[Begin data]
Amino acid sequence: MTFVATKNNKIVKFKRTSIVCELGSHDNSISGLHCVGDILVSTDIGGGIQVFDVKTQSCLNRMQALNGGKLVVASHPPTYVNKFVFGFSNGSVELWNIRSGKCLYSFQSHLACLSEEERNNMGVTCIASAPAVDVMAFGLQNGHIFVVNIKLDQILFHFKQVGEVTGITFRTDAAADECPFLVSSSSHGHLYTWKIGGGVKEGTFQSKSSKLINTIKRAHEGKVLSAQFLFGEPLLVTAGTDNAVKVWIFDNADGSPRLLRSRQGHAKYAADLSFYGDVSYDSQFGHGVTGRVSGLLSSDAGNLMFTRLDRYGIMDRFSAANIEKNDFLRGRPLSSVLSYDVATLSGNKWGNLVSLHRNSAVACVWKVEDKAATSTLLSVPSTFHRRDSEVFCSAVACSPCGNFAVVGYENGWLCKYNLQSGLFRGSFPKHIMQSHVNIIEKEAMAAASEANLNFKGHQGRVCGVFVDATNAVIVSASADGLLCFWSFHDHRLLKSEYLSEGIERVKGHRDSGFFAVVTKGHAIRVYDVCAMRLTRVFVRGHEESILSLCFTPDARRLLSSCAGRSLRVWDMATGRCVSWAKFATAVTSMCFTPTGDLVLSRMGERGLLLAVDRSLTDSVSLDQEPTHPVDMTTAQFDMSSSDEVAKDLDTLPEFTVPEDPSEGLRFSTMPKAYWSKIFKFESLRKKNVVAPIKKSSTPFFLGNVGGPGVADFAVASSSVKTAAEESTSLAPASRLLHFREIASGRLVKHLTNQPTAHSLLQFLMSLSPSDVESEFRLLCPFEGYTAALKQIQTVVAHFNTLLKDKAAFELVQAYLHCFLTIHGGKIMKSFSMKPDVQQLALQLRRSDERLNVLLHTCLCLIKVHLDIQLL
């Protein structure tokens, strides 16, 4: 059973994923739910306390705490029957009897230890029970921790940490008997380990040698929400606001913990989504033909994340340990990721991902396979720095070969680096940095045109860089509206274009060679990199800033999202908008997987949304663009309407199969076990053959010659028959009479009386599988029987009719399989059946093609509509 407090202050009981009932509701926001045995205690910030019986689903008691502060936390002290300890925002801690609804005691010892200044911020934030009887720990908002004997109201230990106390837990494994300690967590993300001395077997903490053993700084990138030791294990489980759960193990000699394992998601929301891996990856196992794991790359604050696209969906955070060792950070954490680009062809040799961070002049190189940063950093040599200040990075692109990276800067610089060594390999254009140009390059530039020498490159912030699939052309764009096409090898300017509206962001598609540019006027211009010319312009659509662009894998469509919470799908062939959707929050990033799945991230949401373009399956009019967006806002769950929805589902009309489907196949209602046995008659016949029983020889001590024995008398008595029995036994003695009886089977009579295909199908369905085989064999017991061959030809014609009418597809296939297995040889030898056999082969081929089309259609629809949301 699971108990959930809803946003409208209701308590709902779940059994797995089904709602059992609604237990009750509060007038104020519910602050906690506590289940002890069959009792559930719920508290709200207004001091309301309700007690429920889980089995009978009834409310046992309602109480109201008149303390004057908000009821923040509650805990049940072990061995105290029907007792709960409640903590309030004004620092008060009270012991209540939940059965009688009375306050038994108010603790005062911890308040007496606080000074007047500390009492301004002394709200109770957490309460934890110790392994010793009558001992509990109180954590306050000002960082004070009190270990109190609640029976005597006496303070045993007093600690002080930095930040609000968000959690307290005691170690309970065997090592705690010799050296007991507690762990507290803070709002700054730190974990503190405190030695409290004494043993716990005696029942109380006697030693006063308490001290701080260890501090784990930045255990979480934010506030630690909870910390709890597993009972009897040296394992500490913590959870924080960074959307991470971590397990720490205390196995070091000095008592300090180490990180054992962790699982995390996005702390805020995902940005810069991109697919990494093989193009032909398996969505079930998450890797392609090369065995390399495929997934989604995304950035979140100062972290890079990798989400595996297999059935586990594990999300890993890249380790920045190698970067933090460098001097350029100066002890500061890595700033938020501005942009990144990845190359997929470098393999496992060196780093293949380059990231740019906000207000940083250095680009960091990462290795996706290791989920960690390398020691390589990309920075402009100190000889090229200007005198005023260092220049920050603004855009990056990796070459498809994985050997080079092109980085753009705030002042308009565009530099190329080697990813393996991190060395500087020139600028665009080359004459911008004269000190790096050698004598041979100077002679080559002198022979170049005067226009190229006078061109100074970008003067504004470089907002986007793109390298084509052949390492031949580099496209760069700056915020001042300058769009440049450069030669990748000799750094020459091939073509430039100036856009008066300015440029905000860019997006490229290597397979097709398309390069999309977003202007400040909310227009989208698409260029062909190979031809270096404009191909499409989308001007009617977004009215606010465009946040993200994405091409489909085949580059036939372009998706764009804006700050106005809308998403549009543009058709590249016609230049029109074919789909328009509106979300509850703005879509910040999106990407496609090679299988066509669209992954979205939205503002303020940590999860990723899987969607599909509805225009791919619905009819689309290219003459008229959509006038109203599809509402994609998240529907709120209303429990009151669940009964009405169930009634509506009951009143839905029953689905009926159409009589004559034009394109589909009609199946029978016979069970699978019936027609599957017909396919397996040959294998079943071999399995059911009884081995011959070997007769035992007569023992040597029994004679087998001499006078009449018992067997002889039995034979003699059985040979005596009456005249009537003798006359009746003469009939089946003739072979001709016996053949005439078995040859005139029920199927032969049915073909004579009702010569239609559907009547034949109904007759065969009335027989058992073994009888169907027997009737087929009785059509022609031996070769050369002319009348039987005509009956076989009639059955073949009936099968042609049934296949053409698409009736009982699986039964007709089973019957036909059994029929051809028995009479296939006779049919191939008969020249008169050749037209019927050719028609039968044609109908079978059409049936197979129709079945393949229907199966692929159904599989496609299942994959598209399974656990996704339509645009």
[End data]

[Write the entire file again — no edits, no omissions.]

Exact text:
Amino acid sequence: MTFVATKNNKIVKFKRTSIVCELGSHDNSISGLHCVGDILVSTDIGGGIQVFDVKTQSCLNRMQALNGGKLVVASHPPTYVNKFVFGFSNGSVELWNIRSGKCLYSFQSHLACLSEEERNNMGVTCIASAPAVDVMAFGLQNGHIFVVNIKLDQILFHFKQVGEVTGITFRTDAAADECPFLVSSSSHGHLYTWKIGGGVKEGTFQSKSSKLINTIKRAHEGKVLSAQFLFGEPLLVTAGTDNAVKVWIFDNADGSPRLLRSRQGHAKYAADLSFYGDVSYDSQFGHGVTGRVSGLLSSDAGNLMFTRLDRYGIMDRFSAANIEKNDFLRGRPLSSVLSYDVATLSGNKWGNLVSLHRNSAVACVWKVEDKAATSTLLSVPSTFHRRDSEVFCSAVACSPCGNFAVVGYENGWLCKYNLQSGLFRGSFPKHIMQSHVNIIEKEAMAAASEANLNFKGHQGRVCGVFVDATNAVIVSASADGLLCFWSFHDHRLLKSEYLSEGIERVKGHRDSGFFAVVTKGHAIRVYDVCAMRLTRVFVRGHEESILSLCFTPDARRLLSSCAGRSLRVWDMATGRCVSWAKFATAVTSMCFTPTGDLVLSRMGERGLLLAVDRSLTDSVSLDQEPTHPVDMTTAQFDMSSSDEVAKDLDTLPEFTVPEDPSEGLRFSTMPKAYWSKIFKFESLRKKNVVAPIKKSSTPFFLGNVGGPGVADFAVASSSVKTAAEESTSLAPASRLLHFREIASGRLVKHLTNQPTAHSLLQFLMSLSPSDVESEFRLLCPFEGYTAALKQIQTVVAHFNTLLKDKAAFELVQAYLHCFLTIHGGKIMKSFSMKPDVQQLALQLRRSDERLNVLLHTCLCLIKVHLDIQLL
């Protein structure tokens, strides 16, 4: 059973994923739910306390705490029957009897230890029970921790940490008997380990040698929400606001913990989504033909994340340990990721991902396979720095070969680096940095045109860089509206274009060679990199800033999202908008997987949304663009309407199969076990053959010659028959009479009386599988029987009719399989059946093609509509 407090202050009981009932509701926001045995205690910030019986689903008691502060936390002290300890925002801690609804005691010892200044911020934030009887720990908002004997109201230990106390837990494994300690967590993300001395077997903490053993700084990138030791294990489980759960193990000699394992998601929301891996990856196992794991790359604050696209969906955070060792950070954490680009062809040799961070002049190189940063950093040599200040990075692109990276800067610089060594390999254009140009390059530039020498490159912030699939052309764009096409090898300017509206962001598609540019006027211009010319312009659509662009894998469509919470799908062939959707929050990033799945991230949401373009399956009019967006806002769950929805589902009309489907196949209602046995008659016949029983020889001590024995008398008595029995036994003695009886089977009579295909199908369905085989064999017991061959030809014609009418597809296939297995040889030898056999082969081929089309259609629809949301 699971108990959930809803946003409208209701308590709902779940059994797995089904709602059992609604237990009750509060007038104020519910602050906690506590289940002890069959009792559930719920508290709200207004001091309301309700007690429920889980089995009978009834409310046992309602109480109201008149303390004057908000009821923040509650805990049940072990061995105290029907007792709960409640903590309030004004620092008060009270012991209540939940059965009688009375306050038994108010603790005062911890308040007496606080000074007047500390009492301004002394709200109770957490309460934890110790392994010793009558001992509990109180954590306050000002960082004070009190270990109190609640029976005597006496303070045993007093600690002080930095930040609000968000959690307290005691170690309970065997090592705690010799050296007991507690762990507290803070709002700054730190974990503190405190030695409290004494043993716990005696029942109380006697030693006063308490001290701080260890501090784990930045255990979480934010506030630690909870910390709890597993009972009897040296394992500490913590959870924080960074959307991470971590397990720490205390196995070091000095008592300090180490990180054992962790699982995390996005702390805020995902940005810069991109697919990494093989193009032909398996969505079930998450890797392609090369065995390399495929997934989604995304950035979140100062972290890079990798989400595996297999059935586990594990999300890993890249380790920045190698970067933090460098001097350029100066002890500061890595700033938020501005942009990144990845190359997929470098393999496992060196780093293949380059990231740019906000207000940083250095680009960091990462290795996706290791989920960690390398020691390589990309920075402009100190000889090229200007005198005023260092220049920050603004855009990056990796070459498809994985050997080079092109980085753009705030002042308009565009530099190329080697990813393996991190060395500087020139600028665009080359004459911008004269000190790096050698004598041979100077002679080559002198022979170049005067226009190229006078061109100074970008003067504004470089907002986007793109390298084509052949390492031949580099496209760069700056915020001042300058769009440049450069030669990748000799750094020459091939073509430039100036856009008066300015440029905000860019997006490229290597397979097709398309390069999309977003202007400040909310227009989208698409260029062909190979031809270096404009191909499409989308001007009617977004009215606010465009946040993200994405091409489909085949580059036939372009998706764009804006700050106005809308998403549009543009058709590249016609230049029109074919789909328009509106979300509850703005879509910040999106990407496609090679299988066509669209992954979205939205503002303020940590999860990723899987969607599909509805225009791919619905009819689309290219003459008229959509006038109203599809509402994609998240529907709120209303429990009151669940009964009405169930009634509506009951009143839905029953689905009926159409009589004559034009394109589909009609199946029978016979069970699978019936027609599957017909396919397996040959294998079943071999399995059911009884081995011959070997007769035992007569023992040597029994004679087998001499006078009449018992067997002889039995034979003699059985040979005596009456005249009537003798006359009746003469009939089946003739072979001709016996053949005439078995040859005139029920199927032969049915073909004579009702010569239609559907009547034949109904007759065969009335027989058992073994009888169907027997009737087929009785059509022609031996070769050369002319009348039987005509009956076989009639059955073949009936099968042609049934296949053409698409009736009982699986039964007709089973019957036909059994029929051809028995009479296939006779049919191939008969020249008169050749037209019927050719028609039968044609109908079978059409049936197979129709079945393949229907199966692929159904599989496609299942994959598209399974656990996704339509645009």